DonkeyHotey / CC BY 2.0

It’s difficult to tell what the text of the Trans-Pacific Partnership, which the New Zealand government put online Thursday, says.

As The Guardian observed in its report on the release, the most serious critique of the world’s largest “free trade” deal, which representatives of nations and business have negotiated in secret for years, has long been that it would allow “multinational companies to challenge laws and regulations in private tribunals on the grounds they amount to unfair barriers to trade.”

But as The Guardian also noted, the deal apparently “includes safeguards against abusive claims and guarantees governments the right to enforce health, labor, safety and environmental regulations in the public interest.”

It is impossible for lay people and many journalists to tell whether these “safeguards” are sufficient to protect the public interest. Even veteran lawyers cannot predict with absolute certainty how judges will rule when a case descends into the minutiae of loopholes written in legalese. Given that corporate lawyers wrote much of the deal, the public has every reason to distrust it regardless of what advocates say.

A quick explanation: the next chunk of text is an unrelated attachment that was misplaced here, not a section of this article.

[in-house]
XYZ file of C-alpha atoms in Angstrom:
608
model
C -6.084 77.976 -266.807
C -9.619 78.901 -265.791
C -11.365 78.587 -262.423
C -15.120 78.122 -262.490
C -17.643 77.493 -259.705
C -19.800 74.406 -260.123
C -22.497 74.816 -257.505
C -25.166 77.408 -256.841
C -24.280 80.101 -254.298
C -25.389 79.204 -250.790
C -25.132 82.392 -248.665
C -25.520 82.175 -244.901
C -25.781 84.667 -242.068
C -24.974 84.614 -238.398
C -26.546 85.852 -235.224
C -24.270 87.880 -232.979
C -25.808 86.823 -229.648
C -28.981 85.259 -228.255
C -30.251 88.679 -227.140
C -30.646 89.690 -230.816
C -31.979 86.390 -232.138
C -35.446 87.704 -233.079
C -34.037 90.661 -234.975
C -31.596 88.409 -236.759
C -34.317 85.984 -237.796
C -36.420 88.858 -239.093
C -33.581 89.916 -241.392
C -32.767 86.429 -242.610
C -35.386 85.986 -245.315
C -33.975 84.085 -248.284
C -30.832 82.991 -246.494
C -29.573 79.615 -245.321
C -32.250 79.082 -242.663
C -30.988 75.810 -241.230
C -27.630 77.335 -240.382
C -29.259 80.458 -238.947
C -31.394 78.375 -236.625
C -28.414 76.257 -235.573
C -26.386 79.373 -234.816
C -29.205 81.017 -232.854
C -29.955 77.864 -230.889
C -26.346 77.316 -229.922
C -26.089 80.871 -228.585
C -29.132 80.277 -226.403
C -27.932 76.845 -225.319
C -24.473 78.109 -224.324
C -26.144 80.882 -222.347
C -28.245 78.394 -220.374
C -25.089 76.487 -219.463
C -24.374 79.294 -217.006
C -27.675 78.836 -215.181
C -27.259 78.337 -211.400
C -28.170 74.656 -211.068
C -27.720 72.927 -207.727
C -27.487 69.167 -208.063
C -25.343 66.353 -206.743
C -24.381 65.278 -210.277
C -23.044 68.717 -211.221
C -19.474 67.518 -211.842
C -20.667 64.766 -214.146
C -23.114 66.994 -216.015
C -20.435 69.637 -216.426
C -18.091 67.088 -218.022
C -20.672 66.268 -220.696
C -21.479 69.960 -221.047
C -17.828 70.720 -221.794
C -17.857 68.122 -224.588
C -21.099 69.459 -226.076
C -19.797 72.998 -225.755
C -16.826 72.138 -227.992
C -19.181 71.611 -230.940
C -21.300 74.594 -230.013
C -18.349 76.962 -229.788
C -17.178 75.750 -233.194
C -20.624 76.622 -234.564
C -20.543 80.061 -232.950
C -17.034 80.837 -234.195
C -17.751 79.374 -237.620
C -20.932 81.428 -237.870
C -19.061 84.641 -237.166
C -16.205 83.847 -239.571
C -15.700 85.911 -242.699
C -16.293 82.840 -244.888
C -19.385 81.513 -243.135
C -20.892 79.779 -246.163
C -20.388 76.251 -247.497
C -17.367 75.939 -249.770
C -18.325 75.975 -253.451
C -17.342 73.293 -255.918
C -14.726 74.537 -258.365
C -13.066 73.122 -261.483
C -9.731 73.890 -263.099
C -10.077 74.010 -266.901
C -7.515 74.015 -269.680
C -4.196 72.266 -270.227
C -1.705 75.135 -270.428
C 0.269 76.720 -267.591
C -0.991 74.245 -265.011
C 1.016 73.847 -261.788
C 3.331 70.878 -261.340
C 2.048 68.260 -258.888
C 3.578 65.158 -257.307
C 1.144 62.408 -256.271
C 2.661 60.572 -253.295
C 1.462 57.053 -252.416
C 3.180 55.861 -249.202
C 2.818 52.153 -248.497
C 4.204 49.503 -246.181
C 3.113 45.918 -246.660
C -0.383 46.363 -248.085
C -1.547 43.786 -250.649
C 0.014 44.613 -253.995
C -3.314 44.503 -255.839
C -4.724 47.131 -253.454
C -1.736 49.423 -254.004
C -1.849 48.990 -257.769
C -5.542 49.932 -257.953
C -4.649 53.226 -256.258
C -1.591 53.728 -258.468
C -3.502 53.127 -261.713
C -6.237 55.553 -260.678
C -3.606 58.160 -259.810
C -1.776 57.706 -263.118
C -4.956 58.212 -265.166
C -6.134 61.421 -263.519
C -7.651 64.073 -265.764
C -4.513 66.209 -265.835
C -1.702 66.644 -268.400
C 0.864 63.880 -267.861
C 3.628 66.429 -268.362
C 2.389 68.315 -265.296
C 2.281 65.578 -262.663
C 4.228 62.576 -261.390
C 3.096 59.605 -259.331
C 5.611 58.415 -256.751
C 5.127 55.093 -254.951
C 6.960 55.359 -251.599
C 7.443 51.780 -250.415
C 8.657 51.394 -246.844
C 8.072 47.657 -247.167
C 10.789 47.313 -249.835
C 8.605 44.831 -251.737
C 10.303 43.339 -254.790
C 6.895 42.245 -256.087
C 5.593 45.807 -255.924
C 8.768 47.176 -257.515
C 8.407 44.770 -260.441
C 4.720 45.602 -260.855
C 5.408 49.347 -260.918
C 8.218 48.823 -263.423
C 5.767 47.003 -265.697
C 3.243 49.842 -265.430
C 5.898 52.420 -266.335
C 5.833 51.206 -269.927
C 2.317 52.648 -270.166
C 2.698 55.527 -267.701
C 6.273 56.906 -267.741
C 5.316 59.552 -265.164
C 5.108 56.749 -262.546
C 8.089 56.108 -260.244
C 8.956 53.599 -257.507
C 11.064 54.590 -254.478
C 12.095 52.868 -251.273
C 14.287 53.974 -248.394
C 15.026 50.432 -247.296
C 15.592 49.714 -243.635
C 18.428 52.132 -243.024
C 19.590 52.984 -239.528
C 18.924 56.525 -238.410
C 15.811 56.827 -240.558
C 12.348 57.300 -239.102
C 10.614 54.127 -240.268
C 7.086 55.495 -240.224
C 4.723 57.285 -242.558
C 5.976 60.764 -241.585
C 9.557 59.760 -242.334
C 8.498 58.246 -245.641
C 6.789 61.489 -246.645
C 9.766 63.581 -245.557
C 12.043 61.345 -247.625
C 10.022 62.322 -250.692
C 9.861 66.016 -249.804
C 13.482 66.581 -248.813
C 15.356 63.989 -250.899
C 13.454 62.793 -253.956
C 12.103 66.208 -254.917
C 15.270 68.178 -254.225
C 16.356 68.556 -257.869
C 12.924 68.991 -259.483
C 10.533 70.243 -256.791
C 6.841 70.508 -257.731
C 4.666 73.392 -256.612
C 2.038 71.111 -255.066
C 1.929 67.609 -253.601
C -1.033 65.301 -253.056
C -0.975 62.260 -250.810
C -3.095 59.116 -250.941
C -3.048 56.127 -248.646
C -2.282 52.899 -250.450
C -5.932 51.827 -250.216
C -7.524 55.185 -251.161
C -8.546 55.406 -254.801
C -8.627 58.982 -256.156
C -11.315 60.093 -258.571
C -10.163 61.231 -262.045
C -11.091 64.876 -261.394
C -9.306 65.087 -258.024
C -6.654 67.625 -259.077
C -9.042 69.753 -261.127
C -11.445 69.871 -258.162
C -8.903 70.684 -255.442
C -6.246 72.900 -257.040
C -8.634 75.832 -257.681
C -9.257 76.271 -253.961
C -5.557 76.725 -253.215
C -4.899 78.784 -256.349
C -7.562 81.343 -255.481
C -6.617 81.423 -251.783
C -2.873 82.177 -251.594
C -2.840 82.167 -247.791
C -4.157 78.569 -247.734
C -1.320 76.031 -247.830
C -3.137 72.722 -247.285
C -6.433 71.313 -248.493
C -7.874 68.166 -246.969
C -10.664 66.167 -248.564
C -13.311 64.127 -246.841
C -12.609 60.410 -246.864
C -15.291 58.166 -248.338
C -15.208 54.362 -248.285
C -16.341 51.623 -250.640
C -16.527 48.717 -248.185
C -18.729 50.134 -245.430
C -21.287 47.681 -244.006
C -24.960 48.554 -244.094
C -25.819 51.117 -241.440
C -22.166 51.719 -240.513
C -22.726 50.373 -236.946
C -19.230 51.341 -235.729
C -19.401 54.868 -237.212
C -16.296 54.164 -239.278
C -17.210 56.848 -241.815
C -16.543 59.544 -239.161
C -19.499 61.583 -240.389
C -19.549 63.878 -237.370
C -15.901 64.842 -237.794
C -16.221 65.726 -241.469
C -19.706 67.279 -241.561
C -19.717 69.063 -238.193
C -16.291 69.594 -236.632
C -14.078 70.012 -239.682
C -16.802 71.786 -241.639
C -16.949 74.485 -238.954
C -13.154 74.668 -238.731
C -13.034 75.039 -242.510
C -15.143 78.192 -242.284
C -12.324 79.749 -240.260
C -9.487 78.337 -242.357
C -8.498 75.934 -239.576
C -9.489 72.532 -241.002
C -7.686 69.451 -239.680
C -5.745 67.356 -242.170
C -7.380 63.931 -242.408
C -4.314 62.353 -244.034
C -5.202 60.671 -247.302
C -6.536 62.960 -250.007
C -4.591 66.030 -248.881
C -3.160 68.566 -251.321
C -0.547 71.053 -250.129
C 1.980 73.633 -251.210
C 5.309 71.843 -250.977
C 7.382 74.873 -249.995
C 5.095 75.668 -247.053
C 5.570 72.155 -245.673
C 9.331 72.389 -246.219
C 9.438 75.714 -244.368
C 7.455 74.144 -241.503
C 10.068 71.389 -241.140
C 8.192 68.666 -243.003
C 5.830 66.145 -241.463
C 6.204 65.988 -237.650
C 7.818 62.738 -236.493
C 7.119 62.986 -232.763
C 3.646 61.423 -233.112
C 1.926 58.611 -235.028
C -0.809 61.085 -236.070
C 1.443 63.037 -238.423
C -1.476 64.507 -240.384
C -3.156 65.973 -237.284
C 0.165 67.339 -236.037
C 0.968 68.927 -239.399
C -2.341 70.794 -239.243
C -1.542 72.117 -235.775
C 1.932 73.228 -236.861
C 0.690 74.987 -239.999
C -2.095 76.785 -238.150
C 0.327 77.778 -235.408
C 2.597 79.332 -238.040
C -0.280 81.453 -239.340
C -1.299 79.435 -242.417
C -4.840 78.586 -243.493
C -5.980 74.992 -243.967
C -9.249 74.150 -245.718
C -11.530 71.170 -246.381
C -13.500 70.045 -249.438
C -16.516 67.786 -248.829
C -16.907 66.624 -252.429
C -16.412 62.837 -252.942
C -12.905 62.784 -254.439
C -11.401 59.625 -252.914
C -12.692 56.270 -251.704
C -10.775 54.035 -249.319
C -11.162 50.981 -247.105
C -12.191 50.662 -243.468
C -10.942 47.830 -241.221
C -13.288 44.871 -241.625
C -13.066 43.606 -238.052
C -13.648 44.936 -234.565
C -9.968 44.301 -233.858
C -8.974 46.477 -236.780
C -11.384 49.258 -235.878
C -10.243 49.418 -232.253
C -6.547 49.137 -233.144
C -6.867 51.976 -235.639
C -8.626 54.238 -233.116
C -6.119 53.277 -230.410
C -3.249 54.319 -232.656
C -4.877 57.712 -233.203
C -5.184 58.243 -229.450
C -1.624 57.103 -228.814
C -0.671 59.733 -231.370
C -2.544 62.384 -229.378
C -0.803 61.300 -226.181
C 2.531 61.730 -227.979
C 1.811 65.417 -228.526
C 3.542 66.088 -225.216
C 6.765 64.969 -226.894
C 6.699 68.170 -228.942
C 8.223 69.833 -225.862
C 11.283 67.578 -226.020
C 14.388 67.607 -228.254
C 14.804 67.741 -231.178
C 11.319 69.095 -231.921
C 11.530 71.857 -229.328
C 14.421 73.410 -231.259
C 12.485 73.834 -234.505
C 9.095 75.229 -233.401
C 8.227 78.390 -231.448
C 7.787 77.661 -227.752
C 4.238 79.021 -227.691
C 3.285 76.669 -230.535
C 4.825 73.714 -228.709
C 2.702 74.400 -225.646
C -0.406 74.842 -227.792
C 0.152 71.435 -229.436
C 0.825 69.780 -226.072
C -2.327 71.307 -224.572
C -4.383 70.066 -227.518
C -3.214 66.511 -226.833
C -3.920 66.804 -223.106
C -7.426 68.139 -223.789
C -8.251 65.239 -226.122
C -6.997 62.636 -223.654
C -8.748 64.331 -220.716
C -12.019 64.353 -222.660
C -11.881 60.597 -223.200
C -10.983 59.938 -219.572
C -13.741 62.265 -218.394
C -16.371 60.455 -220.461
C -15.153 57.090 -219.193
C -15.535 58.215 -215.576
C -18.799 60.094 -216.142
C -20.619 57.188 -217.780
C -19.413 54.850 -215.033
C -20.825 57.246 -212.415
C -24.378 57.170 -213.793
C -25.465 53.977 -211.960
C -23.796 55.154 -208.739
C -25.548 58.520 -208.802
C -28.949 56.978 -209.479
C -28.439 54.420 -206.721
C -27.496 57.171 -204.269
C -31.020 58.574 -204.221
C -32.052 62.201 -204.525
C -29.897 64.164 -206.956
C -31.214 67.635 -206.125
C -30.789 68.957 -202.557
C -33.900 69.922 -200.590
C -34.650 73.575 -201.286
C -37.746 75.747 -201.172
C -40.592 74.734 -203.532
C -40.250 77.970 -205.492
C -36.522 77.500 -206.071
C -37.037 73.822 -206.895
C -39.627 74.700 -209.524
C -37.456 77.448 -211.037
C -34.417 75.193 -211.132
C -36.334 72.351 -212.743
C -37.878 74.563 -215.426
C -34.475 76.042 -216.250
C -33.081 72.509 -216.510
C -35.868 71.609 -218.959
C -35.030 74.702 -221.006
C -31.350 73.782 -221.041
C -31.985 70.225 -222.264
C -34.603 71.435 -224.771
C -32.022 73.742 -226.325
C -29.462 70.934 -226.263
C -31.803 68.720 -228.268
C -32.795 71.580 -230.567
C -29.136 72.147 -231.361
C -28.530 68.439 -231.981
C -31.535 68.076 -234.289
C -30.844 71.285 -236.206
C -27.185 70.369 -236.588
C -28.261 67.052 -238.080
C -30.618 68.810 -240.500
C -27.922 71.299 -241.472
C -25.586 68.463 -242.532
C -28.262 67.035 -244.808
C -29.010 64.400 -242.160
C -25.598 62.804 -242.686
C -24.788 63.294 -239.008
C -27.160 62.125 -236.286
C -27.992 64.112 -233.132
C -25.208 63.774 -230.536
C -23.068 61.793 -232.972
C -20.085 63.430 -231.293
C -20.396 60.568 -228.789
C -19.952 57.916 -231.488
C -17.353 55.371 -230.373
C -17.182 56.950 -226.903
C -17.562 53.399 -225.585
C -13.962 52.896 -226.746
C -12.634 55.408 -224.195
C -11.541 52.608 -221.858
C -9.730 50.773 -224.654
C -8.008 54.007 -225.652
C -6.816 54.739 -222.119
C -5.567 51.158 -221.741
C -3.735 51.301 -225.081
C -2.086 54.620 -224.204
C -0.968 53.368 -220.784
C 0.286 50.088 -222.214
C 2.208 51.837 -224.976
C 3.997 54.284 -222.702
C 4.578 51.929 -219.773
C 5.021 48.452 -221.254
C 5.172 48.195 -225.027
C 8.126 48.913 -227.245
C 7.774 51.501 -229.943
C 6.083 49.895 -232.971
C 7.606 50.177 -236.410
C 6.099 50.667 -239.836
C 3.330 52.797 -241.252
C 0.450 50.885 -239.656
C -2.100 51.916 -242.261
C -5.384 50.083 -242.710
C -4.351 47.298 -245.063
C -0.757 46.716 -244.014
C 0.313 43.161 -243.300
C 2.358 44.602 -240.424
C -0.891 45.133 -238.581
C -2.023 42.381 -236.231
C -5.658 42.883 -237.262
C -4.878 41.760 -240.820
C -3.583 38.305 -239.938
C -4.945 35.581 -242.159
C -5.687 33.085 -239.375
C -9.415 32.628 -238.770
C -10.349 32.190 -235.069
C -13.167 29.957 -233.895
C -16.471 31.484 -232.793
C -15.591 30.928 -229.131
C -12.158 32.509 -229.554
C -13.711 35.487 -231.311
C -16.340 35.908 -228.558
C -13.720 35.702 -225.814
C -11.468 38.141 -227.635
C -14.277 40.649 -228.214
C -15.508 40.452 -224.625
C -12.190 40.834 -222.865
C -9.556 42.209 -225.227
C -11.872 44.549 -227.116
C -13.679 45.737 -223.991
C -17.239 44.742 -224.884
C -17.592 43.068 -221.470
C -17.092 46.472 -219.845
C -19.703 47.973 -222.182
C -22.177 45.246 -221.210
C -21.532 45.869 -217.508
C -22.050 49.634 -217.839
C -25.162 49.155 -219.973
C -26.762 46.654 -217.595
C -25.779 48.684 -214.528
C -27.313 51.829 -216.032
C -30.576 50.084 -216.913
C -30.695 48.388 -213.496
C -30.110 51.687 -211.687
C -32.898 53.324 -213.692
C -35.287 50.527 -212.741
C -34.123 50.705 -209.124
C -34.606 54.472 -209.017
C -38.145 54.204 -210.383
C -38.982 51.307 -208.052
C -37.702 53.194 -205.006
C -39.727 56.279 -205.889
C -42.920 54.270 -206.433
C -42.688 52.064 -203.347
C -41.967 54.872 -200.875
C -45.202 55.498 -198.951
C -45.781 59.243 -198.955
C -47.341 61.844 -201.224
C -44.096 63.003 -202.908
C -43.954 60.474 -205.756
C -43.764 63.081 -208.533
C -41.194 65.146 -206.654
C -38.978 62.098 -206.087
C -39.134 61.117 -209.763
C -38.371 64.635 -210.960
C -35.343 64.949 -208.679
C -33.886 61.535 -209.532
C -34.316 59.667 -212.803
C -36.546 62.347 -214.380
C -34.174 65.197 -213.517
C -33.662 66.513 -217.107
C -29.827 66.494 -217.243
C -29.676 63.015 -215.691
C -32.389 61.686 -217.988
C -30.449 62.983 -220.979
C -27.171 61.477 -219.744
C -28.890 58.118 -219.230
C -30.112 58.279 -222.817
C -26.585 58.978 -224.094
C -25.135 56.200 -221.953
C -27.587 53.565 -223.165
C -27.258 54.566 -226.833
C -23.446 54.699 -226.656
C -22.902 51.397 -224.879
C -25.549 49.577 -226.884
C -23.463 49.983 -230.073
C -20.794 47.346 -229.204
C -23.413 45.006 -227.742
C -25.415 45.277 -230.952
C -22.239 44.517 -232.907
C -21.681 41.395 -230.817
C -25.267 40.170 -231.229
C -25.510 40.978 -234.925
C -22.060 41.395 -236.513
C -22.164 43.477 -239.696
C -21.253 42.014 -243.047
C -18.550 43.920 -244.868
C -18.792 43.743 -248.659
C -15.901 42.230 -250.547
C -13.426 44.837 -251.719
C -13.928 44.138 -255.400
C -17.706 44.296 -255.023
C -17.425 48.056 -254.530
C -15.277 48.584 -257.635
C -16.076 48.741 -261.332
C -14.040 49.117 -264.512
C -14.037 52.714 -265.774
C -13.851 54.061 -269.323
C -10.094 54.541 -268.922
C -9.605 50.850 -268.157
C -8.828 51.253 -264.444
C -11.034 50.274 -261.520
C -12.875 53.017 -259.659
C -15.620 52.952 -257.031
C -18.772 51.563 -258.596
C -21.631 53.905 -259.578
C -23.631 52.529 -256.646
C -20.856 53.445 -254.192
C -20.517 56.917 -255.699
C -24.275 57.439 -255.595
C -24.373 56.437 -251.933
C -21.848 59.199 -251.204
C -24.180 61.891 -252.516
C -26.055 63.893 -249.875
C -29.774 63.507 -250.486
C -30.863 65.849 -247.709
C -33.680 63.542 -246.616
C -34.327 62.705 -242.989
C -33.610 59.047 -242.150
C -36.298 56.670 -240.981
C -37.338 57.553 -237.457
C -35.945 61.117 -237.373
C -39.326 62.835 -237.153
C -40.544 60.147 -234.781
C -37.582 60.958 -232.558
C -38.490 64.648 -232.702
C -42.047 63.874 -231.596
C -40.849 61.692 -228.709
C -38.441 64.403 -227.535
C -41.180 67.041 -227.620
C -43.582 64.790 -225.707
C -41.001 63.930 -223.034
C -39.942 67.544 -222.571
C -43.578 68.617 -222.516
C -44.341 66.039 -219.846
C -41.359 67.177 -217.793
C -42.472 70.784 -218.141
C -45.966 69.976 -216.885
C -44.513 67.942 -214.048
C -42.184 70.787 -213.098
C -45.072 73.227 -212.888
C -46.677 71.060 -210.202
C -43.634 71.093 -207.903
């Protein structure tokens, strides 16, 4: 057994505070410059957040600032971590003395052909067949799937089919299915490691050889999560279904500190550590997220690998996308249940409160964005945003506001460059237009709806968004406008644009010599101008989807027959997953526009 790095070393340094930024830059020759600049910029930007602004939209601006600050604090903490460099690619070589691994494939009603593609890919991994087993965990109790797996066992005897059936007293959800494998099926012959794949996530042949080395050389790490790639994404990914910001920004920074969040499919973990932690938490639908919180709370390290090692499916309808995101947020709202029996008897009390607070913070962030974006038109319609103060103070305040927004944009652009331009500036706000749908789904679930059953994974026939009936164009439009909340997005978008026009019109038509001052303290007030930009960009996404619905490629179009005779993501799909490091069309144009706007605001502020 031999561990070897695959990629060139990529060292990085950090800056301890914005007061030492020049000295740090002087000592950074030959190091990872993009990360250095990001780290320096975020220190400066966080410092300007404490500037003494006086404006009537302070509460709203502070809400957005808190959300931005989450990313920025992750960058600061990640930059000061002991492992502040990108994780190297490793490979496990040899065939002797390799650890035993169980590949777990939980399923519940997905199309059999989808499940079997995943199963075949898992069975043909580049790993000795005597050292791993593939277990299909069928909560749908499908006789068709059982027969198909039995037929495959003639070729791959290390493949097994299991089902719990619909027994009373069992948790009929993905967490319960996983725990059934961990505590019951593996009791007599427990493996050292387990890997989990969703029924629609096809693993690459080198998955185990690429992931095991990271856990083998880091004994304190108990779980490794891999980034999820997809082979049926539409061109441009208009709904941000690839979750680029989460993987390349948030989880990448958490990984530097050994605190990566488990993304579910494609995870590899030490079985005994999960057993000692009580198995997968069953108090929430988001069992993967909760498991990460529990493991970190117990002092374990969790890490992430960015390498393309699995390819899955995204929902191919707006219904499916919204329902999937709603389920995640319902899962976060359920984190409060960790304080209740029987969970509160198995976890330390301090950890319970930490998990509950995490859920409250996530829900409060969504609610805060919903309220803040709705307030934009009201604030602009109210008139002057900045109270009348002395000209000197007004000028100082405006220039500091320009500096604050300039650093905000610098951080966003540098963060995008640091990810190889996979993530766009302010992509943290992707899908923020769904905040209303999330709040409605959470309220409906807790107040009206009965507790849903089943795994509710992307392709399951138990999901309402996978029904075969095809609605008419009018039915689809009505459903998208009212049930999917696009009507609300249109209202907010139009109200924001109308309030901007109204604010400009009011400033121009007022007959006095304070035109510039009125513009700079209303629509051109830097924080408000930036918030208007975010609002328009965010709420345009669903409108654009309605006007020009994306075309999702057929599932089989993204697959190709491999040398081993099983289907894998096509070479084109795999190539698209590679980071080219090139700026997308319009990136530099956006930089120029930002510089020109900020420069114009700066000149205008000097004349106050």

As things stand, talking heads in government, the business community, media and public advocacy groups disagree over how the deal would affect individual nations and global society.

Some observations from The Guardian are:

Under a trade law passed earlier this year, Barack Obama must give the public time to review the text before he signs the agreement and turns it over to Congress for approval. Lawmakers cannot nitpick the deal with amendments. They must simply vote yes or no. Congress is likely to take up the issue next year in the heat of the presidential election campaign. …

The White House says the deal eliminates more than 18,000 taxes that countries impose on US exports. The agreement also calls for labor protections such as ensuring that workers in member countries have the right to form unions. …

Those opposed to the deal contend it will force American workers to compete even more directly than they do now with workers in low-wage countries such as Vietnam.

They also complain that the agreement goes beyond traditional trade issues such as tariffs and import quotas and includes giveaways to powerful business lobbies.

The input from big businesses, such as pharmaceutical companies, recording studios, agribusinesses and other multinationals is evident in the myriad details laid out in the document. But negotiators reflected an awareness of those concerns with meticulous references to the rights of each country to protect its own sovereign powers and best interests.

— Posted by Alexander Reed Kelly.


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